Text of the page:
identifying a cylinder whose relative acceleration deviates from the average acceleration by an amount greater than a threshold amount; and
reporting the relative acceleration of the identified cylinder.
14. The method of claim 1, wherein the engine comprises an automobile engine.
15. The method of claim 1, further comprising:
identifying a problem with the engine that relates to the extracted parameter;
determining a solution to the problem; and
reporting the solution to a user.
16. An apparatus for measuring at least one parameter of a rotating combustion engine containing a plurality of cylinders, comprising:
a camera configured to capture a plurality of images of a component that is moving in synchronism with an engine;
a computer processor in communication with the camera and configured to retrieve and process motion information from the plurality of images, and to calculate a parameter of the engine based on the motion information, wherein the motion information is indicative of motion of the engine caused by the firing of at least one of the cylinders;
a display, operably connected to the computer processor and configured to receive an output therefrom, the output comprising the calculated parameter; and
the display further configured to present the calculated parameter in a readable format.
17. The apparatus of claim 16, further comprising a light source configured to be directed toward the moving component.
18. The apparatus of claim 16, wherein the retrieving motion information from the plurality of images comprises:
identifying the position of a feature on the moving component that appears in a first one of the series of images;
identifying the position of the feature within a subsequent one of the series of images;
determining the time between the first image and the subsequent image; and
determining the distance between the position of the feature in the first and subsequent images.
19. The apparatus of claim 18, wherein the processing of the motion information comprises calculating velocity data as a function of time, the velocity data including peaks indicative of the firing of the cylinders.
20. The apparatus of claim 18, wherein the processing of the motion information comprises calculating acceleration data as a function of the time, the acceleration data including peaks indicative of the firing of the cylinders.
21. The apparatus of claim 18, wherein the parameter comprises a number of cylinders operating within the engine.
22. The apparatus of claim 18, wherein the parameter comprises a rotational rate of the engine.
23. The apparatus of claim 18, wherein the parameter comprises a relative acceleration contribution of each one of a plurality of cylinders operating within the engine to the calculated acceleration.
24. An apparatus for measuring at least one parameter of a rotating combustion engine containing a plurality of cylinders, comprising:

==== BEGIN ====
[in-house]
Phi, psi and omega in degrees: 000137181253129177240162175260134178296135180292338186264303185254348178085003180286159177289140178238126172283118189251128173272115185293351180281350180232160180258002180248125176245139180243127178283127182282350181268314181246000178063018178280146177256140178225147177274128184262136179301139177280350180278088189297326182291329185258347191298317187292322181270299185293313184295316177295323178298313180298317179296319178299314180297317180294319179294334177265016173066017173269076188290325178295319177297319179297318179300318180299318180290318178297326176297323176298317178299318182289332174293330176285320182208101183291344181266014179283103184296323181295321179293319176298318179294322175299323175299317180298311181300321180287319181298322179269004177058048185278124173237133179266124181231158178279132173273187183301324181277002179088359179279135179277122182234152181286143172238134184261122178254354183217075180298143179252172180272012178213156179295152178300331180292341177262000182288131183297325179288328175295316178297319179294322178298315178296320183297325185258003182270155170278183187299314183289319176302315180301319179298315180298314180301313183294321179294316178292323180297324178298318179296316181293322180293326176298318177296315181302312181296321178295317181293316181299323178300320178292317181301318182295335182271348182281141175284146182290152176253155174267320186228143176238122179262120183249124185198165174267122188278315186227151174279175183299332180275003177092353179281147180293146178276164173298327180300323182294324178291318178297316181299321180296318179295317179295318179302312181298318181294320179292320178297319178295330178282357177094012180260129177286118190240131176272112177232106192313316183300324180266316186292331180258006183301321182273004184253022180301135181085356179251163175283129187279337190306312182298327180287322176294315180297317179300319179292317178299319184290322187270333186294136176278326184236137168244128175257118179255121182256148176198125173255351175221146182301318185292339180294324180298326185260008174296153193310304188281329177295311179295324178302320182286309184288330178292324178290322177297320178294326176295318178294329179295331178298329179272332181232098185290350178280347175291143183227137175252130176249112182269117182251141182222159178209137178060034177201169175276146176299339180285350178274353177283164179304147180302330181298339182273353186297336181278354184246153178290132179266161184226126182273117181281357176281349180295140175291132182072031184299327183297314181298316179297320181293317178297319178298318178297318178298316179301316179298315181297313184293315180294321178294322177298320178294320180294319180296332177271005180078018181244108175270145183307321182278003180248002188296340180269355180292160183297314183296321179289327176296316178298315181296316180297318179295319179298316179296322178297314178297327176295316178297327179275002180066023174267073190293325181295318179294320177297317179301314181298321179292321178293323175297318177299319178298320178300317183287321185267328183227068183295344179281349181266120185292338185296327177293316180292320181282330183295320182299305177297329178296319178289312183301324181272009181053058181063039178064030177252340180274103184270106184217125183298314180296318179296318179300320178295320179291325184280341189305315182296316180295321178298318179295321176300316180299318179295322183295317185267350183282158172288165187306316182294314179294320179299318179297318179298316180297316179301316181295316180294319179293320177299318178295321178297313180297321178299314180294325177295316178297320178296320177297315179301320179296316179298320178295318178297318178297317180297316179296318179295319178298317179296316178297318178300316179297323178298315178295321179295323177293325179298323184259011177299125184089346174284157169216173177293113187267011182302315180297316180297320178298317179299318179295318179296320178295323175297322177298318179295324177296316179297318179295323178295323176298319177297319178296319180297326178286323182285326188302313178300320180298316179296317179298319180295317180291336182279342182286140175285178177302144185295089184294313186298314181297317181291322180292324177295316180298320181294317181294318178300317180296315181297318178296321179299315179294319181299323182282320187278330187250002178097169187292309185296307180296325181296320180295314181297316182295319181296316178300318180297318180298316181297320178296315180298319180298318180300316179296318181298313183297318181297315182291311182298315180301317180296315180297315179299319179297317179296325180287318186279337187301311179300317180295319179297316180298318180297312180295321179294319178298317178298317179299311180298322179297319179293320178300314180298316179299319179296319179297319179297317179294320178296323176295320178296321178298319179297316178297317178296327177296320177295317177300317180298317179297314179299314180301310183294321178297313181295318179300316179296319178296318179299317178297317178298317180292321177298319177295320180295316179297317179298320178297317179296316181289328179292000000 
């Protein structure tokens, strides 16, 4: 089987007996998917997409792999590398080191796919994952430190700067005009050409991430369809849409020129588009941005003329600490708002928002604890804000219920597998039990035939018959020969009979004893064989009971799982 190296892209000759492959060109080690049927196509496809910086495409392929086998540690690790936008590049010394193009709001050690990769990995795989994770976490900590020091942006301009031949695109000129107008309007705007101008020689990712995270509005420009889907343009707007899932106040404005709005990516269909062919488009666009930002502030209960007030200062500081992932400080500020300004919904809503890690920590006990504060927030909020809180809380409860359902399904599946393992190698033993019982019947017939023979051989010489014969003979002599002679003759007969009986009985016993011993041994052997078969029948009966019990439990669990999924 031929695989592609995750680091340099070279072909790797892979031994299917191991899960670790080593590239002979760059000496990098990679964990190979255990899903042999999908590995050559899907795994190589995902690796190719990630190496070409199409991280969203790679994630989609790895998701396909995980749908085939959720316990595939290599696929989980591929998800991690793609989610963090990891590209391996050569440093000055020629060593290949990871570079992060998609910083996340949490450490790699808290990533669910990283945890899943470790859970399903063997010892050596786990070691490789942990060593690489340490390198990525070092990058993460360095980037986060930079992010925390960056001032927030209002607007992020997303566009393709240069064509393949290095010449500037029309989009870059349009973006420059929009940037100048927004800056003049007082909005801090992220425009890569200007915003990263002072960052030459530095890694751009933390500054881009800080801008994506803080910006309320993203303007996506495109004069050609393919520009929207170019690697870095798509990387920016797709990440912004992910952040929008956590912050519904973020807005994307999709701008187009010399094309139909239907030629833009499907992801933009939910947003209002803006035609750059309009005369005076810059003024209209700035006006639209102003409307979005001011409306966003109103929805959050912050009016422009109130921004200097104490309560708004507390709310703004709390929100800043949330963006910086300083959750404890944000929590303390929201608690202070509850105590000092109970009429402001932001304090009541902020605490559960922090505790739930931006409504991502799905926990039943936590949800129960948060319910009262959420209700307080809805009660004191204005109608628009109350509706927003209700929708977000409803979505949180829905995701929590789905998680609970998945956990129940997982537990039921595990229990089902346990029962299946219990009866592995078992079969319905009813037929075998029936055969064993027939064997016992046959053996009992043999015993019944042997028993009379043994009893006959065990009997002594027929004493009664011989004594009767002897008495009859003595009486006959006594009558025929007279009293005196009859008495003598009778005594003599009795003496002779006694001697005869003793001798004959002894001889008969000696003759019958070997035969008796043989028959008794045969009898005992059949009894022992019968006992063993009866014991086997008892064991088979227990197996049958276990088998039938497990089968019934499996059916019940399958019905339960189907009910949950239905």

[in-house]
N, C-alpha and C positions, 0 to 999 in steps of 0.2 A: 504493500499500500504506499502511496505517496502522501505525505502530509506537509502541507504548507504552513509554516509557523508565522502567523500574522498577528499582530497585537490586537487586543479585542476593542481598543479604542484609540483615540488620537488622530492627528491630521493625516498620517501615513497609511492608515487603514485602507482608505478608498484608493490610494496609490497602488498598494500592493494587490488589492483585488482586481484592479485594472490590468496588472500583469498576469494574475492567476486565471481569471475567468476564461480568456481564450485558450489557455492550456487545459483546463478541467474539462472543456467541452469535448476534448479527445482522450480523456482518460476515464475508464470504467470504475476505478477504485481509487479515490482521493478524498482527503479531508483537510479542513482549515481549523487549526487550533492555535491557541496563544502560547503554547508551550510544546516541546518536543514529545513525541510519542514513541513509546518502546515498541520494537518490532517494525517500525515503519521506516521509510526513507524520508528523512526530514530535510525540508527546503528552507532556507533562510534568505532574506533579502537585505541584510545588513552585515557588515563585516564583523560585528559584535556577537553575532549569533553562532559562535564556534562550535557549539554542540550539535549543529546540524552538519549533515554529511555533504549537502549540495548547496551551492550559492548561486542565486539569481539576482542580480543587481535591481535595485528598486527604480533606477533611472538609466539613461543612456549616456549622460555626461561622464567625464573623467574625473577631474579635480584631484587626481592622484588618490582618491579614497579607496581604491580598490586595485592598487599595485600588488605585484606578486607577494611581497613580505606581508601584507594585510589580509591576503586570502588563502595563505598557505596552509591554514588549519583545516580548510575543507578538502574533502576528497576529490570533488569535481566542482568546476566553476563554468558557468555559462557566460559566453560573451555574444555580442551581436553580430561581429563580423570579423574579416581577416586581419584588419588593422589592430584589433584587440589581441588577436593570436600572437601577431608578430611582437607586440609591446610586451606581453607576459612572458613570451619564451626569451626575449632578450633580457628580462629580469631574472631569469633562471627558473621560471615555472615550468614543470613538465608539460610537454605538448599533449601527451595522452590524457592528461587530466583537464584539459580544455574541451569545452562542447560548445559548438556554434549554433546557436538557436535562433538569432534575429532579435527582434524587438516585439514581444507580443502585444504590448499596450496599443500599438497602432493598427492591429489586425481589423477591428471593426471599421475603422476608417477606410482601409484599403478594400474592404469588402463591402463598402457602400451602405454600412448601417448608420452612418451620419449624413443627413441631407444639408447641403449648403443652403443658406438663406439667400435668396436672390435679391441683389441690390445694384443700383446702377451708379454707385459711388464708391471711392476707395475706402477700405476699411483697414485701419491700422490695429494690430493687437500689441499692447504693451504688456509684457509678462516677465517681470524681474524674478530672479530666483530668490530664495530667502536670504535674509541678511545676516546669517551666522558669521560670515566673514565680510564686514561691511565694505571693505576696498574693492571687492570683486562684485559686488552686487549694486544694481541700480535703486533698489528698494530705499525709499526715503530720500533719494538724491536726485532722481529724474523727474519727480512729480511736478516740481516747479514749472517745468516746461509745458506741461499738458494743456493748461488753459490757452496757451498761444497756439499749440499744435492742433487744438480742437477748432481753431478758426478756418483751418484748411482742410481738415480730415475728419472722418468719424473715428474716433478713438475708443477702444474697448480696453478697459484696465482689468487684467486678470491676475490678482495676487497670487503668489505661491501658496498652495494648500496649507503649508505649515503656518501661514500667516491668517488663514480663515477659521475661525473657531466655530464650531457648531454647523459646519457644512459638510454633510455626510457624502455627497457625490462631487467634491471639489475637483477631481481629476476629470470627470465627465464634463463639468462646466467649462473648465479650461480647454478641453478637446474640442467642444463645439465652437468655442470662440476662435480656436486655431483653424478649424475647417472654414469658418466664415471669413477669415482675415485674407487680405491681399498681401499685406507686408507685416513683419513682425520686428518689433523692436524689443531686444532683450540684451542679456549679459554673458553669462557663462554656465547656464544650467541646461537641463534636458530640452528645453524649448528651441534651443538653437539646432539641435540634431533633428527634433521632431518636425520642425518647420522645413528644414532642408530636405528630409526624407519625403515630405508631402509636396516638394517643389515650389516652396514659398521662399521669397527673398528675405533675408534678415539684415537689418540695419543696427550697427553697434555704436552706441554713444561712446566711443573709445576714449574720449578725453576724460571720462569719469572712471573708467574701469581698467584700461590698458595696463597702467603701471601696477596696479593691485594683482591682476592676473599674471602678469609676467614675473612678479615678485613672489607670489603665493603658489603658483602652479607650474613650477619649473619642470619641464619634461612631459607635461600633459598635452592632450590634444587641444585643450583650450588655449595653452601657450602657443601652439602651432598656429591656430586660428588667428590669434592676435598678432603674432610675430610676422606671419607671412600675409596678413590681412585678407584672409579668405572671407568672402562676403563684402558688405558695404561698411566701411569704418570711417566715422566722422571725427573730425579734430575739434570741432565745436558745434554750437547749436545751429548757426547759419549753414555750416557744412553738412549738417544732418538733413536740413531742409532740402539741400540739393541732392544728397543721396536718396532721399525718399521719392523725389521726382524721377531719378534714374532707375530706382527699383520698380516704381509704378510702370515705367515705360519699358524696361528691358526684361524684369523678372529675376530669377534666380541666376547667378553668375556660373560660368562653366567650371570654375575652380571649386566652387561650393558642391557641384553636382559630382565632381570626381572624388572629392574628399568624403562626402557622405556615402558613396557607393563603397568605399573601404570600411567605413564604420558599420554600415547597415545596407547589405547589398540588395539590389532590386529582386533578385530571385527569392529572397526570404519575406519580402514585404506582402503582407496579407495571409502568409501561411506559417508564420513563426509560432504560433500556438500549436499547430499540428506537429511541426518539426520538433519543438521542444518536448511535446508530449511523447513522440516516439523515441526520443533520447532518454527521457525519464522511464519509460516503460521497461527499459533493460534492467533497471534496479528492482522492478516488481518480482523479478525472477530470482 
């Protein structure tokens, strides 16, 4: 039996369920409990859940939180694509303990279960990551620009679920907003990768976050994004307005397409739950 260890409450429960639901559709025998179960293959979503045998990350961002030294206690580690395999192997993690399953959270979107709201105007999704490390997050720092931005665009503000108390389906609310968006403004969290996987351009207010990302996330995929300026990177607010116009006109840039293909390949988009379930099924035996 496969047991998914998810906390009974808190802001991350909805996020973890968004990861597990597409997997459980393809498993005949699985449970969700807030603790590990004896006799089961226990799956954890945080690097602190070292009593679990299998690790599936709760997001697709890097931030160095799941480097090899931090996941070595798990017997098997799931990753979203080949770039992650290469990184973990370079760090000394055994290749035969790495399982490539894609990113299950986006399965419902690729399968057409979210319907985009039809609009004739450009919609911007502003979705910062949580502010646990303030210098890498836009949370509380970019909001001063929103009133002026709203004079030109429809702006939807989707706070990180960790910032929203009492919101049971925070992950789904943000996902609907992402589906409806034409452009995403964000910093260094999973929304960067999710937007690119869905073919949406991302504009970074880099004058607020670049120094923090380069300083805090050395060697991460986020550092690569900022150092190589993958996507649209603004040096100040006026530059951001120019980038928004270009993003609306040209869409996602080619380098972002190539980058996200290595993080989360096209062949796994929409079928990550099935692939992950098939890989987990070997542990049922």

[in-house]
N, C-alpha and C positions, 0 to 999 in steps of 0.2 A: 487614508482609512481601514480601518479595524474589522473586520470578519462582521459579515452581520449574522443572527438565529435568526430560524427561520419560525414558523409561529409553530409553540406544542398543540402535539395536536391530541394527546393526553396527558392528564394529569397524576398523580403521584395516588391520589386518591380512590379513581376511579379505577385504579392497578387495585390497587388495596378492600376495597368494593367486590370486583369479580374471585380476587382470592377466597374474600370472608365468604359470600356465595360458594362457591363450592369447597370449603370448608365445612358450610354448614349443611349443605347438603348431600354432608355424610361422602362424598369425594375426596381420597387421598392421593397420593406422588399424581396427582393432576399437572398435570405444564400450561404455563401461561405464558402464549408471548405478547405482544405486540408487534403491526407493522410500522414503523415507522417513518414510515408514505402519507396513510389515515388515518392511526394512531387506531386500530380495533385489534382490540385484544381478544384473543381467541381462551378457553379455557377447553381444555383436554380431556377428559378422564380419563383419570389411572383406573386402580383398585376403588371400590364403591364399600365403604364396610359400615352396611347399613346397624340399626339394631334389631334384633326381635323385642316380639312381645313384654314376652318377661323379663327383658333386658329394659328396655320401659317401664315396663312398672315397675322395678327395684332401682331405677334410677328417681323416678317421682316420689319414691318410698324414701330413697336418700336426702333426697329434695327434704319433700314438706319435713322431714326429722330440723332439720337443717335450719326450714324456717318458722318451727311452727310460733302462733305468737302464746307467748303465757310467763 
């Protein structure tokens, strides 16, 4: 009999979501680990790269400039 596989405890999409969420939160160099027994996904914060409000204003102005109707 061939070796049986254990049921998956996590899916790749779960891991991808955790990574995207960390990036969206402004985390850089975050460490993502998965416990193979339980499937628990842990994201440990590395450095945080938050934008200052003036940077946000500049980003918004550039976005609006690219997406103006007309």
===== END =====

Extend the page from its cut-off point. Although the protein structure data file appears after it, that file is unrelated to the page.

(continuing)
a recording means for capturing a plurality of images of a component that is moving in synchronism with an engine;
a processing means for retrieving and processing motion information from the plurality of images, and to calculate a parameter of the engine based on the motion information, wherein the motion information is indicative of motion of the engine caused by the firing of at least one of the cylinders; and
a display means for displaying an output representing the calculated parameter in a readable format.
25. The apparatus of claim 24, further comprising an illumination means for illuminating the moving component.
26. The apparatus of claim 24, wherein the processing means comprises:
a recognition means for identifying the position of a feature on the moving component that appears in a first one of the series of images;
the recognition means further for identifying the position of the feature within a subsequent one of the series of images;
a timing means for determining the time between the first image and the subsequent image; and
the processing means further for determining the distance between the position of the feature in the first and subsequent images.
27. The apparatus of claim 26, wherein the processing means is further for calculating velocity data as a function of time, the velocity data including peaks indicative of the firing of the cylinders.
28. The apparatus of claim 26, wherein the processing means is further for calculating acceleration data as a function of the time, the acceleration data including peaks indicative of the firing of the cylinders.
29. The apparatus of claim 26, wherein the parameter comprises a number of cylinders operating within the engine.
30. The apparatus of claim 26, wherein the parameter comprises a rotational rate of the engine.
31. The apparatus of claim 26, wherein the parameter comprises a relative acceleration contribution of each one of a plurality of cylinders operating within the engine to the calculated acceleration.
Description
BACKGROUND

1. Field

The disclosures herein relate to combustion engines, and methods and devices for measuring their physical operating parameters. More specifically, the disclosures relate to non-intrusive methods and devices for measuring the operating parameters of a piston driven combustion engine while it is running.